Peru is home to some of the world’s best hikes. From trekking through deep canyons to snow-capped mountains and ancient ruins, the scenery you will encounter when hiking in Peru is out of this world. With a seemingly endless supply of world-class hikes available, I have picked out 5 of the best hikes in Peru for your upcoming trip.

What are the Best Hikes in Peru?

Ausangate Trek

Easily one of the most picturesque and best hikes in Peru, the Ausangate Trek should be at the top of the list for any hiking enthusiast. This trek will take you high in the Andes, with each day spent over 4000 m, so should only be tackled by those who are well-acclimatised and have a good level of fitness. While a challenge, the Ausangate Trek will reward you with beautiful views of snowcapped mountains, red valleys and blue alpine lakes. There are also plenty of chances to spot local fauna like alpacas, llamas, vicunas and chinchillas. During the Ausangate Trek, you will pass through small Quechua villages giving you a glimpse into the lives of herding communities who live in this remote region.

Depending on your route, the Ausangate Trek can be either 4 or 5 days and can also be combined with a visit to the spectacular Rainbow Mountain. This is a great addition to the trek as you can have Rainbow Mountain to yourself without the groups of daytrippers who arrive en masse later in the day. The Ausangate Trek was my personal favourite hike during my time in Peru, as the Andean scenery kept me constantly stunned and getting a glimpse into the lives of local herding communities was fascinating. While you can’t go wrong with any of these hikes on this list, if you are looking for a remote alpine trek to explore this part of the world, the Ausangate Trek is for you.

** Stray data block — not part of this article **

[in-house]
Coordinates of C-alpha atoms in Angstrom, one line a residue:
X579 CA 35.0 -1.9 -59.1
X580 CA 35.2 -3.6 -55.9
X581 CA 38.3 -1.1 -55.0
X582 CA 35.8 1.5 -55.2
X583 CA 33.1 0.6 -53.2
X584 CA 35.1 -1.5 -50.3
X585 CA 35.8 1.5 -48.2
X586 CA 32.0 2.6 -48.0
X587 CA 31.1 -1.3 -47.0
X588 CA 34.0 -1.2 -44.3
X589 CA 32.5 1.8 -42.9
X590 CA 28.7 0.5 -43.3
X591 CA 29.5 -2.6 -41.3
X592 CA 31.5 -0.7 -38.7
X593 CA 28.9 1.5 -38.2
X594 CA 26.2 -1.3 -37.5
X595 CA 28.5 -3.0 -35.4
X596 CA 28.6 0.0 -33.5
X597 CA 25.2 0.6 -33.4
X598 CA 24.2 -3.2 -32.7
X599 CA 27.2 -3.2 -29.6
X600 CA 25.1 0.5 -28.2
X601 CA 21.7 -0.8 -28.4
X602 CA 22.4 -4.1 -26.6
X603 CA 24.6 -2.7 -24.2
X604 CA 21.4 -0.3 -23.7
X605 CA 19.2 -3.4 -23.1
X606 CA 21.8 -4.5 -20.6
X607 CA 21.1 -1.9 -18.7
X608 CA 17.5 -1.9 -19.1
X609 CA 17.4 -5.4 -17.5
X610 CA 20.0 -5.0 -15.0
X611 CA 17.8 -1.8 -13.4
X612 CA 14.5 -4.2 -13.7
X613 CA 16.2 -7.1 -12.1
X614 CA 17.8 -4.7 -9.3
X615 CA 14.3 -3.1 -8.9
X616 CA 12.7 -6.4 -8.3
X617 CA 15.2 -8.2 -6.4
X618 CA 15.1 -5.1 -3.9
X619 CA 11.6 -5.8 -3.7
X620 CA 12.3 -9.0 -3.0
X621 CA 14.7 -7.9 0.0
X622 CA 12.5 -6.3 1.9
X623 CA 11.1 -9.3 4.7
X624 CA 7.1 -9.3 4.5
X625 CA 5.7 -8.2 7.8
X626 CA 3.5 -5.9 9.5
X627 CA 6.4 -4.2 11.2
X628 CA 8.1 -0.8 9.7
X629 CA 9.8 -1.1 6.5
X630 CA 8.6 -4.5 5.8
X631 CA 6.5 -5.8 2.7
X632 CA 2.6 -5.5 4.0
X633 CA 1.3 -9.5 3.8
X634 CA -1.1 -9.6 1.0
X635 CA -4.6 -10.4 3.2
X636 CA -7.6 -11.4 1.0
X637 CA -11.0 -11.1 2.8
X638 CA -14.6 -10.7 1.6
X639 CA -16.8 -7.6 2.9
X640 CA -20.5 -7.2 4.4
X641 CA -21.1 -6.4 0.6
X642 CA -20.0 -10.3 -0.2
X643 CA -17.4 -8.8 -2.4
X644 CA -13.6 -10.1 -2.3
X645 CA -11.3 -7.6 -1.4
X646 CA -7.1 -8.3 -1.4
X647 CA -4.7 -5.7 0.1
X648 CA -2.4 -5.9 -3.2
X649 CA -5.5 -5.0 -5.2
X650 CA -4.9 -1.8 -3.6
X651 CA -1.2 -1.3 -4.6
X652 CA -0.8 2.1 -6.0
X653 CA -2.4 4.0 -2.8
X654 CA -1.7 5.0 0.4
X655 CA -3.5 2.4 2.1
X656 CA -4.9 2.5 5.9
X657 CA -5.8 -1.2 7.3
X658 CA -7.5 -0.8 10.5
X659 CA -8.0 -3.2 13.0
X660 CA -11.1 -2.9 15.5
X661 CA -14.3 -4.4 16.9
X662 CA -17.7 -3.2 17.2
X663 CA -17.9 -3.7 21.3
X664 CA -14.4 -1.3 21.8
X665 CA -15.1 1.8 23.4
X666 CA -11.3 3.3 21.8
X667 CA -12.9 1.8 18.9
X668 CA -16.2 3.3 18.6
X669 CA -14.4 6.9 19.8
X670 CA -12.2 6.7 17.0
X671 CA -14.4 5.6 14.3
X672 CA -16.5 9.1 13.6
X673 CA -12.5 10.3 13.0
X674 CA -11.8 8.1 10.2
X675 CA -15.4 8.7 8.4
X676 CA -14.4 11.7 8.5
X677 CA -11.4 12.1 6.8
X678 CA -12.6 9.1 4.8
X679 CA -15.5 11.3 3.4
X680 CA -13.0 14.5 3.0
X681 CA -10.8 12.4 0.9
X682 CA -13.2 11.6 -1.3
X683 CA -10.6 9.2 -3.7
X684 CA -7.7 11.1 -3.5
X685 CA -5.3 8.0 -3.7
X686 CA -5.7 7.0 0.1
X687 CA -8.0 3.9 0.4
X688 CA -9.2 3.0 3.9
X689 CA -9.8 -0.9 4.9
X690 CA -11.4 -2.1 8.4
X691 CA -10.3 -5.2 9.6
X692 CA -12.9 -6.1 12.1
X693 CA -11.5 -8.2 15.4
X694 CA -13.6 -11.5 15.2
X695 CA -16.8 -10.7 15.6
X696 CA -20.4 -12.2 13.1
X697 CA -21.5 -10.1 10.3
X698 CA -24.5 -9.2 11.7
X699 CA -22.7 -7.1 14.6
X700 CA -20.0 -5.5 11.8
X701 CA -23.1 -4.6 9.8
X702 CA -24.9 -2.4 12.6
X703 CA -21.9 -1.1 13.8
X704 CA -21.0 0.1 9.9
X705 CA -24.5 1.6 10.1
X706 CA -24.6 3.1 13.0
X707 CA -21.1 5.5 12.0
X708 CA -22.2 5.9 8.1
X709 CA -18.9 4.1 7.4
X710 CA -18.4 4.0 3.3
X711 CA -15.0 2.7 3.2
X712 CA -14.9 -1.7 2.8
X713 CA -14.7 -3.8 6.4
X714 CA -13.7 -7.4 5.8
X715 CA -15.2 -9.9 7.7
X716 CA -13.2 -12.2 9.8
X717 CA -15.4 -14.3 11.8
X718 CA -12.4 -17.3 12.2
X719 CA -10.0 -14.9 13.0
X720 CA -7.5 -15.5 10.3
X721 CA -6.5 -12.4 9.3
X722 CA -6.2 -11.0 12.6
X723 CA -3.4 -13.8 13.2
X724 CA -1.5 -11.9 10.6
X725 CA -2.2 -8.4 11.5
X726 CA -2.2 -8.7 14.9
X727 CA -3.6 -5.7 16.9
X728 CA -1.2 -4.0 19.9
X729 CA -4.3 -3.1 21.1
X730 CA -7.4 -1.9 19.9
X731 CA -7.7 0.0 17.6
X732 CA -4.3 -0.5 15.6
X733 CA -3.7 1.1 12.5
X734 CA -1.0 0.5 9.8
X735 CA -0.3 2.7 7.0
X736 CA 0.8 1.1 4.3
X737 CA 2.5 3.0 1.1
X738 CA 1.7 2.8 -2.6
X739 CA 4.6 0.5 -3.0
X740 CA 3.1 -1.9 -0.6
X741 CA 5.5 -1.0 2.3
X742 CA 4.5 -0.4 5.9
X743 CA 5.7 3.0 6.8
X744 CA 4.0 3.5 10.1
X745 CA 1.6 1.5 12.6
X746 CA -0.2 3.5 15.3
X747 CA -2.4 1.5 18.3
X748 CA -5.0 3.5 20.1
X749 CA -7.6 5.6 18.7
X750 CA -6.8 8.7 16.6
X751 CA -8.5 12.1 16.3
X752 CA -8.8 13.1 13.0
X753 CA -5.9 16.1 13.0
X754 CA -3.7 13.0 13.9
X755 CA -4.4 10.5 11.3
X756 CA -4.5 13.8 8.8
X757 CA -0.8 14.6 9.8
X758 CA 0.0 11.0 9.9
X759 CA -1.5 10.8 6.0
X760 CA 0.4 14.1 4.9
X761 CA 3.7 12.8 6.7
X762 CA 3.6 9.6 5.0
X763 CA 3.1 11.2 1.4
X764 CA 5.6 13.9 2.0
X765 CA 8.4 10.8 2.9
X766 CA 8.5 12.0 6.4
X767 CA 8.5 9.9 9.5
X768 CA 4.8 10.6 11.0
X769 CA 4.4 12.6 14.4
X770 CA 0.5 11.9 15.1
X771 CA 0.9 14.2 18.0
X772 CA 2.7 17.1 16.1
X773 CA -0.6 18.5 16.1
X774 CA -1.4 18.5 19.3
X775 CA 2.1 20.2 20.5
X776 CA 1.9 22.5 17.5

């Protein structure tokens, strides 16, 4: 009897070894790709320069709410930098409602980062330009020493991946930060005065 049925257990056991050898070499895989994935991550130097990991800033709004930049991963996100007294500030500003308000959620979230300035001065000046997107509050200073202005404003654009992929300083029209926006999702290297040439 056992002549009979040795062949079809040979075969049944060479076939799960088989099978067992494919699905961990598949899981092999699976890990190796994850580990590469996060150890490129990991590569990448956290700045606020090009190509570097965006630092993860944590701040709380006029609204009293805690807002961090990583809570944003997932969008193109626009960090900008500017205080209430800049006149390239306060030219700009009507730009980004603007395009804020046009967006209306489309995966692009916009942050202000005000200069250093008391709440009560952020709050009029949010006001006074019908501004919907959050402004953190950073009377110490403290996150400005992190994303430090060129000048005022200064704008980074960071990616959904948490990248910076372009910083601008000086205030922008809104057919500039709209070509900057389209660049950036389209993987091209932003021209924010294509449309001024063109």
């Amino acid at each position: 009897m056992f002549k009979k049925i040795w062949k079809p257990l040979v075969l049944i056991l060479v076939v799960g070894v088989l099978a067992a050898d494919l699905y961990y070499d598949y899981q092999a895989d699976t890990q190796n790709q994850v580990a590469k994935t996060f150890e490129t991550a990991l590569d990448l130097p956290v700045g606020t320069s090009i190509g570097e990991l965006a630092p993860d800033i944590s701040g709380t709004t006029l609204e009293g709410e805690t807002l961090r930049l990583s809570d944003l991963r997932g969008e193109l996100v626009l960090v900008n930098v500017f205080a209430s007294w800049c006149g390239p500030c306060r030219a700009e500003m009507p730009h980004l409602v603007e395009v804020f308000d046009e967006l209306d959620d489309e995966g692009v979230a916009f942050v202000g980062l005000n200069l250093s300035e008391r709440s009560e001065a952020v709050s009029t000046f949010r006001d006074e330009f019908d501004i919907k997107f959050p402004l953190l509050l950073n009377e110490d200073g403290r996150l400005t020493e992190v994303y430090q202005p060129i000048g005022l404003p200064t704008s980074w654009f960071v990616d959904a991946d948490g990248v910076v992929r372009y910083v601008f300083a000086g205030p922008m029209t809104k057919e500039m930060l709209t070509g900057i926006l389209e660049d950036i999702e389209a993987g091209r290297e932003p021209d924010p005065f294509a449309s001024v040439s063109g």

Ausangate trek view of the lake

Salkantay Trek

An alternative to the world-famous Inca Trail, the equally impressive Salkantay Trek will take you through a diverse range of Andean scenery on the journey towards your final destination, Machu Picchu. Longer and more challenging than the Inca Trail, the Salkantay Trek offers a more remote experience as you explore the region filled with snowy mountains and stunning cloud forests. With the option of hiking for 5 days (the classic route) or 4 if pressed for time, the Salkantay Trek distance is around 76 km in its entirety.